Report: Kim Jong-Un Weeps with Frustration in Training Video of Party Leaders

Kim Jong-un
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Japan’s Asahi Shimbun reported Wednesday that geopolitical experts are trying to guess the meaning of tears shed by North Korean dictator Kim Jong-un in a video the newspaper claims was shown to local party leaders.

Kim purportedly wept because he was frustrated with the slow pace of economic reforms in his country.

If the tears were sincere, they would indicate a certain degree of confusion on Kim’s part about how both “communism” and “dictatorship” work. If he wants fast-paced economic reform, he should try something other than communism. Perhaps as a baby step, he might consider socialism, where the leadership is happy but everybody else weeps over the slow pace of economic reforms.

Asahi Shimbun sees the video as an effort by North Korea’s propaganda machine to rebrand the leadership and guilt-trip local party leaders into working harder because they are letting the young despot down and breaking his heart:

According to a defector to South Korea who once served North Korea’s ruling Workers’ Party of Korea, this different and rarely seen side of Kim Jong Un featured in a documentary to educate party officials who lead the lowest rungs of the leadership apparatus or state-run enterprises.

The video shows Kim Jong Un standing on an unspecified stretch of coastline gazing toward the horizon as tears trickle down his cheek.

A narrator explains that the North Korean leader is distraught over his inability to radically overhaul the economy to make the reclusive country a vibrant power.

The defector learned about the video from a contact who remains in North Korea.

According to the defector, the video surfaced from around April and was shown to those in high-ranking positions at local branches of the Workers’ Party or state-run companies.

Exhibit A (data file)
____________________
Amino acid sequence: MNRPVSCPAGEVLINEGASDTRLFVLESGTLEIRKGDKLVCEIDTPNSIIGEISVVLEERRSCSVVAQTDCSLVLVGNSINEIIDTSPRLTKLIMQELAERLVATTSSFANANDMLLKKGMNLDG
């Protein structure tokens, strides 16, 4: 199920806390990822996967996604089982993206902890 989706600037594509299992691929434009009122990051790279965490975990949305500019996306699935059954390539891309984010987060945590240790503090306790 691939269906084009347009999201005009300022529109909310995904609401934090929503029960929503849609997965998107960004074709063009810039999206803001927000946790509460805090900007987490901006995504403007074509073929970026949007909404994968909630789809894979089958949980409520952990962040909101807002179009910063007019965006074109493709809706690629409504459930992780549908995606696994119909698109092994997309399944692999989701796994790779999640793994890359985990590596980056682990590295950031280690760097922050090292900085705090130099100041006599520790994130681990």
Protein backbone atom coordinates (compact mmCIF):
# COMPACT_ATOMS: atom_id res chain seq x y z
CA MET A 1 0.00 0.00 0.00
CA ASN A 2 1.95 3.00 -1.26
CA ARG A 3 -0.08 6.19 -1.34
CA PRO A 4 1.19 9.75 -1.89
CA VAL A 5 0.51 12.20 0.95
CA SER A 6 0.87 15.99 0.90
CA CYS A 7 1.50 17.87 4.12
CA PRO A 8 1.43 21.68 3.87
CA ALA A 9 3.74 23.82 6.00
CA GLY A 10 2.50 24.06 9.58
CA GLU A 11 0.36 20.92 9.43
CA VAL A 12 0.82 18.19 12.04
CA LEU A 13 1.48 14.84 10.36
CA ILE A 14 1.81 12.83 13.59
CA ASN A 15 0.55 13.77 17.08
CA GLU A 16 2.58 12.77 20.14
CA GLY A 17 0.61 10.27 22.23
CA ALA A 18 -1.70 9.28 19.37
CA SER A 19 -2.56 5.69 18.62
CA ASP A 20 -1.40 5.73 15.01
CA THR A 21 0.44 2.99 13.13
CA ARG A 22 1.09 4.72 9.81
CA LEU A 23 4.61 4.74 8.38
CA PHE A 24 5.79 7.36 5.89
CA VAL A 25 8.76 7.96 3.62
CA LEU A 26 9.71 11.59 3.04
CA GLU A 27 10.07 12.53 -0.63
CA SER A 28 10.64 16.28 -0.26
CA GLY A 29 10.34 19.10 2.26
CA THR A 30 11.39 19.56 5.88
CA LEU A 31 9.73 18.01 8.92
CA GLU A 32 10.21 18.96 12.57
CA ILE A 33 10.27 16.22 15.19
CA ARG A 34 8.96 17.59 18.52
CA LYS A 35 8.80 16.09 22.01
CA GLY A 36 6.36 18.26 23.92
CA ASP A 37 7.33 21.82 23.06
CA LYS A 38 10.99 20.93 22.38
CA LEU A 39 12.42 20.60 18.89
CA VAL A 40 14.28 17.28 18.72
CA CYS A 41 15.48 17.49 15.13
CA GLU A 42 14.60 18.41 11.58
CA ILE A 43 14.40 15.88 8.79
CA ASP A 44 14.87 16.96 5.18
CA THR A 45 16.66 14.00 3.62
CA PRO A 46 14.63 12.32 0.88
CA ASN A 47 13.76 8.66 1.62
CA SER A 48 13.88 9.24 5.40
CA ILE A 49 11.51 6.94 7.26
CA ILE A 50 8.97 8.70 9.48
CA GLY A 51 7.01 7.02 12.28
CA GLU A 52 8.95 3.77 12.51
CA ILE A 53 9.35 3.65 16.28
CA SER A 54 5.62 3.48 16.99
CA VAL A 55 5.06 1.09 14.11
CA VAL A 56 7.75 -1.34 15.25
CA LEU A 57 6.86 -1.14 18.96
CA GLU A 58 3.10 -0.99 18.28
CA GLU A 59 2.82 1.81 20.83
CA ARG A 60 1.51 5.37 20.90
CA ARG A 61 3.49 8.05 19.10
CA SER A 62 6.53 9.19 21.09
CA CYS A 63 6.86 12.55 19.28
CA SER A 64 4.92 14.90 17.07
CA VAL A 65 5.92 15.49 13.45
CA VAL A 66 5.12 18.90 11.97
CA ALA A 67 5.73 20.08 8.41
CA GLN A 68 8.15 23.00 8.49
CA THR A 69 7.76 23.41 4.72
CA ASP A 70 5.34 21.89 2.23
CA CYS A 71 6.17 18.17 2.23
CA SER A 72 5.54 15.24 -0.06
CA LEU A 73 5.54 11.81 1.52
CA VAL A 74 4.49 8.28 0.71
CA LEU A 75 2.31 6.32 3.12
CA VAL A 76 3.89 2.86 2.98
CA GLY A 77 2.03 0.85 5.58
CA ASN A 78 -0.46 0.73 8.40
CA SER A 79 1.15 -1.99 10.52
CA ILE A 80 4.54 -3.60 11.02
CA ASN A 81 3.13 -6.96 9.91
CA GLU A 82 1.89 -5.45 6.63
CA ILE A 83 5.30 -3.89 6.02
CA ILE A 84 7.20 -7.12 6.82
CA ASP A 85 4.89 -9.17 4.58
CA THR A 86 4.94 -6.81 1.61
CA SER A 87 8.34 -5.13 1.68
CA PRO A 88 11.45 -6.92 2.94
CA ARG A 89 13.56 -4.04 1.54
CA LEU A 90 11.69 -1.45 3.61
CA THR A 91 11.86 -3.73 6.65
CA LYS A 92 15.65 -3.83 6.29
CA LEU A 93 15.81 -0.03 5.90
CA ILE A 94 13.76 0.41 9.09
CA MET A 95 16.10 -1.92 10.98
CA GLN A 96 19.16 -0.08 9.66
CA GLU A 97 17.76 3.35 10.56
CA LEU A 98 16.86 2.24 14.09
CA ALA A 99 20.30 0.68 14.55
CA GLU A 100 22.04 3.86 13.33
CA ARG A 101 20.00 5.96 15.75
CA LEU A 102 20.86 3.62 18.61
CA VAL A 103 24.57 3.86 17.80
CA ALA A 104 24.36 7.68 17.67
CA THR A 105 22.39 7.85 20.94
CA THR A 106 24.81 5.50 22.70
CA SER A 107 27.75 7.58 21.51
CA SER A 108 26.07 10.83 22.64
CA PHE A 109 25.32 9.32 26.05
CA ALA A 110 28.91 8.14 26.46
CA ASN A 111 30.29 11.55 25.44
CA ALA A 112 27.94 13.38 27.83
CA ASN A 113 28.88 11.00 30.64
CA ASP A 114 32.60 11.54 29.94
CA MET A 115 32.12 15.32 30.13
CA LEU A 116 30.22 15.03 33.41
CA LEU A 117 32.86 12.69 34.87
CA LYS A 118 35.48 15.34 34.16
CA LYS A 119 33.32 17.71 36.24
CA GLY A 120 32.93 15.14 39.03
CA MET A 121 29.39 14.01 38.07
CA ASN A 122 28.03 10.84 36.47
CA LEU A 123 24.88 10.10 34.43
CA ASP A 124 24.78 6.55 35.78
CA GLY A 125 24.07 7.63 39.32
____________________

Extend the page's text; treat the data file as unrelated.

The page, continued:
Asahi Shimbun did not publish the video.

The defector also suggested the video could be Kim’s way of preparing party leadership for the outcome of his summit with U.S. President Donald Trump by laying the groundwork for Kim to make significant policy changes – especially the kind of changes that could open North Korea’s economy to the Western world via South Korea – without looking as if he was strongarmed into making concessions by the Americans. That will truly be a tough sell, given that North Korea’s demented “Juche” ideology strongly emphasizes national independence and self-reliance.

“The video may be intended to prepare the nation for the day that will mark a sea change in the country’s fundamental outlook and way of dealing with the rest of the world,” Asahi Shimbun speculated.

North Korea is no stranger to using tears in state propaganda. Business Insider explained in January that Kim is always surrounded by weepy-eyed citizens in publicity photos because members of the ruling family are presented as demigods, their very presence powerful enough to move loyal North Koreans to tears.

Also, knowing that such emotional displays are expected of them, North Koreans instinctively try to outdo each other with operatic displays of grief and joy to curry favor with the regime, especially during events like the funeral for Kim’s father Kim Jong-il in 2011. Nobody wants to be seen as less than profoundly moved at a moment like that.

A recent BBC profile of Kim Jong-un speculated that he might actually be more emotional and insecure than his father and grandfather were, although he also remains a brutal tyrant willing to blow his uncle to bloody shreds and murder his half-brother with nerve agents if that’s what it takes to maintain power.

The article includes some speculation that Kim broke under the stress of his weird upbringing, the constant pressure to become the steely-eyed heir to his father’s throne, the brutal purges necessary to keep him in power after Kim Jong-il died, and endless paranoia over coup attempts.

Ironically, the BBC notes that Kim’s murdered brother Kim Jong-nam was removed from the line of succession and ultimately exiled from North Korea because he was frustrated with the slow pace of economic reforms, just as Kim Jong-un is now alleged to be. Kim Jong-nam tried to convince Kim Jong-il to address the problem by importing some Chinese economic ideas, which is exactly the course Beijing wants Kim Jong-un to take now.

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